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Blue Wing Olive CDC Biot Comparadun
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Blue-Wing Olive
CDC Biot Comparadun
By Dave Hughes

Matching Duns

It's not possible, at least for me, to understand why trout will be happy to accept one fly, then suddenly and arbitrarily begin refusing it and demand another. It can depend on the weather, the luck or lack of it that the insects might be having getting through the barrier of the surface film that day, or the preference of one trout for emergers over duns, another for crippled duns over fully formed duns, and a final fish that is a snob toward anything but a perfect dun. Whatever the reasons, you'll never solve all of these trout with any one-fly theory.

The truth is, you'll never solve all trout with any theory. But you'll solve a lot more trout with a few options in your fly boxes than you ever will with just one.

If you tie a series of fly styles to imitate mayflies, each of which floats in a different way, and therefore shows a different shape and silhouette to trout, you'll nearly always be armed with a dressing they will accept. You just need to have a style in your fly boxes in the right size and approximate color...

Blue-winged olives extend from tiny size 20 Baetis up through the lesser green drakes in size 12 and 14 to the largest size 8 and 10 green drakes themselves. Sulfurs, both eastern and western species of Ephemerella, begin at sizr 16 and 18, but can be enlarged to encompass the giant and widespread size 6 and 8 Hexs (Hexagenia). Blue duns, beginning with the tongue-twisting size 14 and 16 Paraleptophlebia, can be extended to include the size 10 and 12 gray drakes (Siphlonurus). Mahoganies and March browns, in the genera Paraleptobhlebia, Stenonema, and Rhithrogena, generally run the narrow range from size 12 to 16.

If you tie and carry flies to cover these themes, each in an appropriate range of sizes, you'll have most mayfly dun hatches covered. Extend the size range only when you encounter a specific hatch that demands it, on your own waters, in your own fishing. The goal is to wind up with a fly box or two that covers the basic mayfly hatches across the continent, and even worldwide.

Since the way they float gives them some of the aspects of emergers, we'll begin our continuum of dun imitations at the end of flotation on the smoothest water, with CDC Biot Comparaduns. This fly style was originated by the great young Colorado tier, Shane Stalcup.

Materials: Blue-Wing Olive
CDC Biot Comparadun

  • Hook:  Standard dry fly, 1x fine, size 12 to 20

  • Thread:  Olive 6/0 or 8/0.

  • Tail:  Blue dun hackle fibers, split.

  • Abdomen:  Olive turkey or goose biot - The biot is the short, sharp fiber on the leading edge of a wing primary feather. Buy feathers dyed to the primary colors you'll use to cover the color themes: olive, pale yellow, gray, and brown. Before beginning to tie, peel the number you need from the feather and place them between moist paper towels to soften..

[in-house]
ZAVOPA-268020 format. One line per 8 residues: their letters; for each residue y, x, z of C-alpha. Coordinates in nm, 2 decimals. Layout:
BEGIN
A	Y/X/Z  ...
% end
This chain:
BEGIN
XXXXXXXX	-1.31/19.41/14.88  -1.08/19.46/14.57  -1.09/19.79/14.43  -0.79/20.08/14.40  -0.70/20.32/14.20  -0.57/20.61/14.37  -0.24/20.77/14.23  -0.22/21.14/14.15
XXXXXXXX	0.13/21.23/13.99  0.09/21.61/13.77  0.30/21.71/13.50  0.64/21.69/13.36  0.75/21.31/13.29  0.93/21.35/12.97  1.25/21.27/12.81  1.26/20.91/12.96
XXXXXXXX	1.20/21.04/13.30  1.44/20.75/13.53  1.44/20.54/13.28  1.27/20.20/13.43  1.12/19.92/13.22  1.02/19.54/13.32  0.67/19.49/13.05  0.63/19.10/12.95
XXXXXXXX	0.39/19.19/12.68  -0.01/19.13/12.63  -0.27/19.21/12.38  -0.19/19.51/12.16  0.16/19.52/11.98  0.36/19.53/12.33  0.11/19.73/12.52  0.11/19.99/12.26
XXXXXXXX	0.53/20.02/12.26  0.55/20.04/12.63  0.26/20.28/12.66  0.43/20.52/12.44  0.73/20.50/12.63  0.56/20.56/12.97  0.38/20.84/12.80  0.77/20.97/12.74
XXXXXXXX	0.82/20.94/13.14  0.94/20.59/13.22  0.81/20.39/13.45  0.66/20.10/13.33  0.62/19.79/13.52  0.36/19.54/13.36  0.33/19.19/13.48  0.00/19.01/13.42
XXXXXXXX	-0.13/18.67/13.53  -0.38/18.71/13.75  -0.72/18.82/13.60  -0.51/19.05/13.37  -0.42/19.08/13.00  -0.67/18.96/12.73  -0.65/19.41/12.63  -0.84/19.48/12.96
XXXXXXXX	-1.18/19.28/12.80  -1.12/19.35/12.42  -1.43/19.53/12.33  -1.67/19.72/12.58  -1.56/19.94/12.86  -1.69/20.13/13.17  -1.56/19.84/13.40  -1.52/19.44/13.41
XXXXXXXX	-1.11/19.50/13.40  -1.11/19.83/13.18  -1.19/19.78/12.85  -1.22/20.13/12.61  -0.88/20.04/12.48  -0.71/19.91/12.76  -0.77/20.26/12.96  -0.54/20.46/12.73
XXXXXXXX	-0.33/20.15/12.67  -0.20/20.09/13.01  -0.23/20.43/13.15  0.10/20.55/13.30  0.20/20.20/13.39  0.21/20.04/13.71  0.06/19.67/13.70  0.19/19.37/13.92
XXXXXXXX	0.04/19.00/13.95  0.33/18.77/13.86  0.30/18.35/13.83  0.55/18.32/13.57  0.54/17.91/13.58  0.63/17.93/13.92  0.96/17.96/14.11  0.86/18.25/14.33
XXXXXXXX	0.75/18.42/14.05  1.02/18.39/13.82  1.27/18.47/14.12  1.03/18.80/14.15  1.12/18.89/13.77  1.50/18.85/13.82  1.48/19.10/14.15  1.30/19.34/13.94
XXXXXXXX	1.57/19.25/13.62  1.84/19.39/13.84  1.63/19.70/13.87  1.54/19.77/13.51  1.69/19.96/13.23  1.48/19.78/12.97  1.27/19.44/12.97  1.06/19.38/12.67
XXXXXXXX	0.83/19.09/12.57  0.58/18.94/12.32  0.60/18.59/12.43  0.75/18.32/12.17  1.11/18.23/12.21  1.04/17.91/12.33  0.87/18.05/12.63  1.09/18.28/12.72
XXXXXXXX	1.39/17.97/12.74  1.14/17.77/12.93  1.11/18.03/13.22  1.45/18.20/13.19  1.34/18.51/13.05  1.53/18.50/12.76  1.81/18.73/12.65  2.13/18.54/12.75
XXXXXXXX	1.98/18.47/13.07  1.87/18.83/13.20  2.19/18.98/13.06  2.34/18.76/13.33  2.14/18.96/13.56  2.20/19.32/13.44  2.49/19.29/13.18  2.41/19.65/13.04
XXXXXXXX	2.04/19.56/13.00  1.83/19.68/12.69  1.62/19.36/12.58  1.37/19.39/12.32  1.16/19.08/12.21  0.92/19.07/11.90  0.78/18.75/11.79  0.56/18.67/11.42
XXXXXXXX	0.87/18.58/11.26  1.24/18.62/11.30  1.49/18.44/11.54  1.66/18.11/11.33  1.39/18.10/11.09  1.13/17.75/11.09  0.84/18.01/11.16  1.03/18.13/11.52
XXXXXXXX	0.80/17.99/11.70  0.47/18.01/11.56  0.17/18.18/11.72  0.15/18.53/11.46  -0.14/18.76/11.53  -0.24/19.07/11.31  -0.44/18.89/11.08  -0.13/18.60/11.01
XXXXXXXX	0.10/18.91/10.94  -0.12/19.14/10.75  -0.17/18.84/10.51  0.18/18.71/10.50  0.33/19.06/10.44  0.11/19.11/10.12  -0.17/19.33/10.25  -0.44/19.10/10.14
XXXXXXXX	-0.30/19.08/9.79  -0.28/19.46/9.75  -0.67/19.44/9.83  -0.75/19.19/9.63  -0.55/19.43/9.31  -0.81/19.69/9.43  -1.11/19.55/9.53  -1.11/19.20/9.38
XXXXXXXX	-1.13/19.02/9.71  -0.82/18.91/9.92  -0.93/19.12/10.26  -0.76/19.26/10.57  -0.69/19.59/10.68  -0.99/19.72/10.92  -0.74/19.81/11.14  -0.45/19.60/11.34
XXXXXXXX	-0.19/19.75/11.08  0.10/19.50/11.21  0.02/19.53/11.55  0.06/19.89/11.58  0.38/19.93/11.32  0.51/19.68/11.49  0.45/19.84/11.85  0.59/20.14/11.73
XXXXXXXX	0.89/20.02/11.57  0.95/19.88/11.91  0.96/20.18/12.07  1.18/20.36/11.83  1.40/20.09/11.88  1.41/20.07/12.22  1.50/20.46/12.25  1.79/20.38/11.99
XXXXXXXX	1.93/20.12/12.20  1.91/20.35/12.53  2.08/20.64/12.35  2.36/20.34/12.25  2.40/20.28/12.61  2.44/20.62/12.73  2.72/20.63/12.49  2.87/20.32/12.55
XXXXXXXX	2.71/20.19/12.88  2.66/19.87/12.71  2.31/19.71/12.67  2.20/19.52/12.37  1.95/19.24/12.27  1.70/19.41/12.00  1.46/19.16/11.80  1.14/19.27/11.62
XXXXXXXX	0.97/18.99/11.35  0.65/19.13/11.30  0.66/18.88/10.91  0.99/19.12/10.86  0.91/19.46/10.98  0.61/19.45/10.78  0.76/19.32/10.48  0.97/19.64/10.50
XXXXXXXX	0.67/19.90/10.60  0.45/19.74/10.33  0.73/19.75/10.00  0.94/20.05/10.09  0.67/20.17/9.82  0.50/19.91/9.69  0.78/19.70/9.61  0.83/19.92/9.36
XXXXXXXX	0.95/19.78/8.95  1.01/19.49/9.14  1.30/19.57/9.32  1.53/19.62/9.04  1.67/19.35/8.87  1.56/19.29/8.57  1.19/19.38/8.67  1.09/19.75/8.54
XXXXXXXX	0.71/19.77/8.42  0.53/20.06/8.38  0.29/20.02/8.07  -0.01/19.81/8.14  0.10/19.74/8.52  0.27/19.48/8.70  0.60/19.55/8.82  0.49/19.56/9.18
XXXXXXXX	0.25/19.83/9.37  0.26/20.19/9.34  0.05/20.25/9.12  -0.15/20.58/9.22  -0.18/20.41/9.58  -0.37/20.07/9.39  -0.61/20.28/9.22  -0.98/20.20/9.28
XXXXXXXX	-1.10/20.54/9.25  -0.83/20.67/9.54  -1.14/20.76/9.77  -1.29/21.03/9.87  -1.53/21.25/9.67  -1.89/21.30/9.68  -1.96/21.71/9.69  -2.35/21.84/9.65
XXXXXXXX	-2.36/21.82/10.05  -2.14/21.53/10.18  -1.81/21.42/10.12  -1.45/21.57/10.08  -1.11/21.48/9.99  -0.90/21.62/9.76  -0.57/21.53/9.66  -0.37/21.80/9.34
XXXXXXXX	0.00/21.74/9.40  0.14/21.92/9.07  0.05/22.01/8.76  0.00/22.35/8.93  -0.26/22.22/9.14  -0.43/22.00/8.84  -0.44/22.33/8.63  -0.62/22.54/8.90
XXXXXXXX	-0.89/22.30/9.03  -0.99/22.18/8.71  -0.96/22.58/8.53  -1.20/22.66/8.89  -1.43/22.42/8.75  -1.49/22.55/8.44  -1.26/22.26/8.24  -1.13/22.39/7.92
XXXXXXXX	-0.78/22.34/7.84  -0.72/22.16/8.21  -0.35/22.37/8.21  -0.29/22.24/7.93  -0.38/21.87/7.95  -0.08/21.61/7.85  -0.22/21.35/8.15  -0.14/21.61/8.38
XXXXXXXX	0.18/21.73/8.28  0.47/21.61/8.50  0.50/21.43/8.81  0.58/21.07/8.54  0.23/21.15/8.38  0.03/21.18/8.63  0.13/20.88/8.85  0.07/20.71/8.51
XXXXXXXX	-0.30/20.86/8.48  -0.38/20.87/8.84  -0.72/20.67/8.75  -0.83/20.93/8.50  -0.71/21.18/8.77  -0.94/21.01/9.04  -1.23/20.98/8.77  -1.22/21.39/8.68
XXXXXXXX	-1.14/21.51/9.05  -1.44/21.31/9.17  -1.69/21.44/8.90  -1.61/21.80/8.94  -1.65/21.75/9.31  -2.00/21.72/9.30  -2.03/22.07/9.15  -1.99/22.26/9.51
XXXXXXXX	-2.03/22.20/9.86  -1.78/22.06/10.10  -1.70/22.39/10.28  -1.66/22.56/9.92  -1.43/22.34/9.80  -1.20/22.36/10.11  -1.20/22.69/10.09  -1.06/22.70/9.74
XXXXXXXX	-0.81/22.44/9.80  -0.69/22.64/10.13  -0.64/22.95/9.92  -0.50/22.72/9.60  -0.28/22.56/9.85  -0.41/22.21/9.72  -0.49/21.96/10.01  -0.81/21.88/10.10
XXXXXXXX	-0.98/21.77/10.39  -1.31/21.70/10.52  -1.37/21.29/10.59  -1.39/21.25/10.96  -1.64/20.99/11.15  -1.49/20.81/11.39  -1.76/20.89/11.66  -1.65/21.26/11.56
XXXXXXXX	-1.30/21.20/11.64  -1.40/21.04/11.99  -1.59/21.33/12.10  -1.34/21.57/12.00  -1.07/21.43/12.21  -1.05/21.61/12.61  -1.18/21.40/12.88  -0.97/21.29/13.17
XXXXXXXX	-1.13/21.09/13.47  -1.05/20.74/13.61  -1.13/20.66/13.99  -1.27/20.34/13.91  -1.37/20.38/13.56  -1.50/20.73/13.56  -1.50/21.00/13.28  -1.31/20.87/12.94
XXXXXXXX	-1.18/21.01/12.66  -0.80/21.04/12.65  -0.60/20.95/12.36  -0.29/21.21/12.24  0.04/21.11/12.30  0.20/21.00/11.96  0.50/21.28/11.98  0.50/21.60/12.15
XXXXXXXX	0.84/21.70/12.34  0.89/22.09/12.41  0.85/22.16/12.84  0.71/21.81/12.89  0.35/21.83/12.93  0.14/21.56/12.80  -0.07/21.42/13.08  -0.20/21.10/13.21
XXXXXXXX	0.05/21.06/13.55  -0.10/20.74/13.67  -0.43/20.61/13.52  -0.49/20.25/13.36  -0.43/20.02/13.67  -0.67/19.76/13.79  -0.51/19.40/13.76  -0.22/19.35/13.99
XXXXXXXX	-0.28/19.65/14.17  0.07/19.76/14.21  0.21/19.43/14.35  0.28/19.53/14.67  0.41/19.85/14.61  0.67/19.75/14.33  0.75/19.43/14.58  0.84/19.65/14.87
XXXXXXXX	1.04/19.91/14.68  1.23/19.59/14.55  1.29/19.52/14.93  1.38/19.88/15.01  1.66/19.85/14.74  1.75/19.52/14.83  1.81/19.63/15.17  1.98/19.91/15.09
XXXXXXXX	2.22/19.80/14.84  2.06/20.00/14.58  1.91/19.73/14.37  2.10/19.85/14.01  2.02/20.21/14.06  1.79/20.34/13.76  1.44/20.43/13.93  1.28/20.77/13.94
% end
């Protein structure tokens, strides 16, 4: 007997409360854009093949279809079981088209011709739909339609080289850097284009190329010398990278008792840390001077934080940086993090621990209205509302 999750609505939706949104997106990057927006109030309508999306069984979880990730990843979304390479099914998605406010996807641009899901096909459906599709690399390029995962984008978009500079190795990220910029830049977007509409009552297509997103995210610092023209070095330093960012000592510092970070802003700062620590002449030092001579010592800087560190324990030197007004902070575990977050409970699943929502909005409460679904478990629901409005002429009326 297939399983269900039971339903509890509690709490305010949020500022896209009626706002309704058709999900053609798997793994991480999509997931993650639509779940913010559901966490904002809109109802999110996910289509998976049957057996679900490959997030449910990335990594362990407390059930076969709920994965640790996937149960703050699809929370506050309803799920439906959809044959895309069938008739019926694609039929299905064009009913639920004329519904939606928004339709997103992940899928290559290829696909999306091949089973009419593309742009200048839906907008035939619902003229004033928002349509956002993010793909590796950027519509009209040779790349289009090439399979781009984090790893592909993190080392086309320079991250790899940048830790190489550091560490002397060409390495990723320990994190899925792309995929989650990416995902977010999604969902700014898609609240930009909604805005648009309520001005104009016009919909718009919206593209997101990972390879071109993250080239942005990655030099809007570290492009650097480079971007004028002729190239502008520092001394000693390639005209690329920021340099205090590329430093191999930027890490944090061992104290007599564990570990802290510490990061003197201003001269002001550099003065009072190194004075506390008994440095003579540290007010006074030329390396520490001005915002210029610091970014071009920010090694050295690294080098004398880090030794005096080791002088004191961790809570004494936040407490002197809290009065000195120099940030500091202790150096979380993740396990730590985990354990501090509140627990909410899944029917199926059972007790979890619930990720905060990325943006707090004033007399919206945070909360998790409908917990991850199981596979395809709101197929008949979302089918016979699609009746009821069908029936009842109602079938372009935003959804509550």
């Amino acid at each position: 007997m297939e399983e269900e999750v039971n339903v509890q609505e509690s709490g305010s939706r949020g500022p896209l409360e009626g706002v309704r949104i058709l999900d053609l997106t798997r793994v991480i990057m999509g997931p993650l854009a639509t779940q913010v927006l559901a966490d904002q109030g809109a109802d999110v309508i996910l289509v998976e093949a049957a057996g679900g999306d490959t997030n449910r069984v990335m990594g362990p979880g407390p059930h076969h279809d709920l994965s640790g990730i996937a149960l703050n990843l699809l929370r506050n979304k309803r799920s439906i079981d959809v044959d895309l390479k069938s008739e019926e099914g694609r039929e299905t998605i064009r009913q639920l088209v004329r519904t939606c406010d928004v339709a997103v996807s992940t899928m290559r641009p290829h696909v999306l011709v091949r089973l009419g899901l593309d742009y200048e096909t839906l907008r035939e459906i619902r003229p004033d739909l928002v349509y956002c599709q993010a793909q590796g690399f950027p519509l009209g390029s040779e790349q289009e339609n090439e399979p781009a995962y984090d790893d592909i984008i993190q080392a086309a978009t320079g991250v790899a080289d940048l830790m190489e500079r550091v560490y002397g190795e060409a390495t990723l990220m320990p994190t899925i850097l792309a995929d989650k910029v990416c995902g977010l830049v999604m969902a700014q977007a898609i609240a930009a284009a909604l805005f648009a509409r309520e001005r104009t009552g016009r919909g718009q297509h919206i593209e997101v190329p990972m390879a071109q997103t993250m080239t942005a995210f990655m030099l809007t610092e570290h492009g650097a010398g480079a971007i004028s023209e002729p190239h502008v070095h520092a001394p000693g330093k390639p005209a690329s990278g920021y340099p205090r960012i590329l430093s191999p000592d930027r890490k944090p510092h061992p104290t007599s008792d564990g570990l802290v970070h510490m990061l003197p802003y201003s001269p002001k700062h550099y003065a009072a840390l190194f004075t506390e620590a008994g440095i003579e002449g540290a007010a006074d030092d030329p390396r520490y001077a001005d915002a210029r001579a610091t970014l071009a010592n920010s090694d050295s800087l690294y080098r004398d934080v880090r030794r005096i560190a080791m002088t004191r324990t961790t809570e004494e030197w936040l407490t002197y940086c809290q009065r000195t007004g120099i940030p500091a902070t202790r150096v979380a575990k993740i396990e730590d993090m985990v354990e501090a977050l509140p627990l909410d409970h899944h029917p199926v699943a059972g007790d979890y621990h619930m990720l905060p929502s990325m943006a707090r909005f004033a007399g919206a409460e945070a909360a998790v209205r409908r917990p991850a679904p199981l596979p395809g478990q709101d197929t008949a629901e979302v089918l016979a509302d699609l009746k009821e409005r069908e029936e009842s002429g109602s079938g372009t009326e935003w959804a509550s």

Tying Steps:

1. Fix hook in vise and layer shank with thread. Form a slight thread hump at the bend with several turns of thread taken over each other. Select six to ten stiff and web-free hackle fibers, measure than the length of the entire hook, and tie them in at the bend. Use your fingers to split the hackle equally to each side, while taking thread wraps back against the hump to lock them in place.

2. Take one thread layer forward two-thirds of the shank length over the tail butts before trimming the excess. Take another ever layer of thread back to the tail base. It's important to form an even underbody for a biot body. Select a biot and tie it in by the tip, with the convex side toward the hook.

3. Use your hackle pliers to wind the biot forward over two-thirds of the shank. Tie it off and clip the excess. Be sure the raised edge of the biot trails, so that when wound the body is distinctly segmented.

4. Select the tips or strip the fibers from one side of a CDC feather. It's fine to trim the tips to even them. Measure them the shank length, and tie them in just forward of the abdomen so they are flared in an arc over the hook. It's often necessary to double the CDC if the first fibers are not enough. Peel or cut a section of mallard flank fibers from the feather, and tie it in over the CDC, at the same length. Trim the butts of CDC and mallard flank.

5. Twist fine synthetic dubbing tightly to your thread, to form a slender skein. Take one or two wraps behind the wings, then a wrap or two right against them in front, to lock the wings into an arced and swept-back posture. Taper the dubbing down to the hook eye. Form a neat thread head and apply your whip-finish.

Same Method - 3 Variations:

Sulfur CDC Biot Dun

Blue Dun CDC Biot Dun

Mahogany CDC Biot Dun

As always with CDC, never dress the wing with floatant. That will gum it up. Use desiccant and special CDC treatment and the flies will fish well through the catching of many trout.

CDC duns are effective on the smoothest water, though your use of them does not need to be limited to spring creek and tailwater flats. Many mayflies that live in riffles and even cascades as nymphs migrate toward less turbulent edge currents before emergence. Trout feeding on soft water that is fast can be just as selective as trout feeding on the smoothest currents. The CDC style dry fly floats well, is relatively easy to see, and should be in your fly boxes as one of your options to match mayfly duns. ~ Dave Hughes

Credits: Excerpt from Matching Mayflies by Dave Hughes, Frank Amato Publications. We greatly appreciate use permission.

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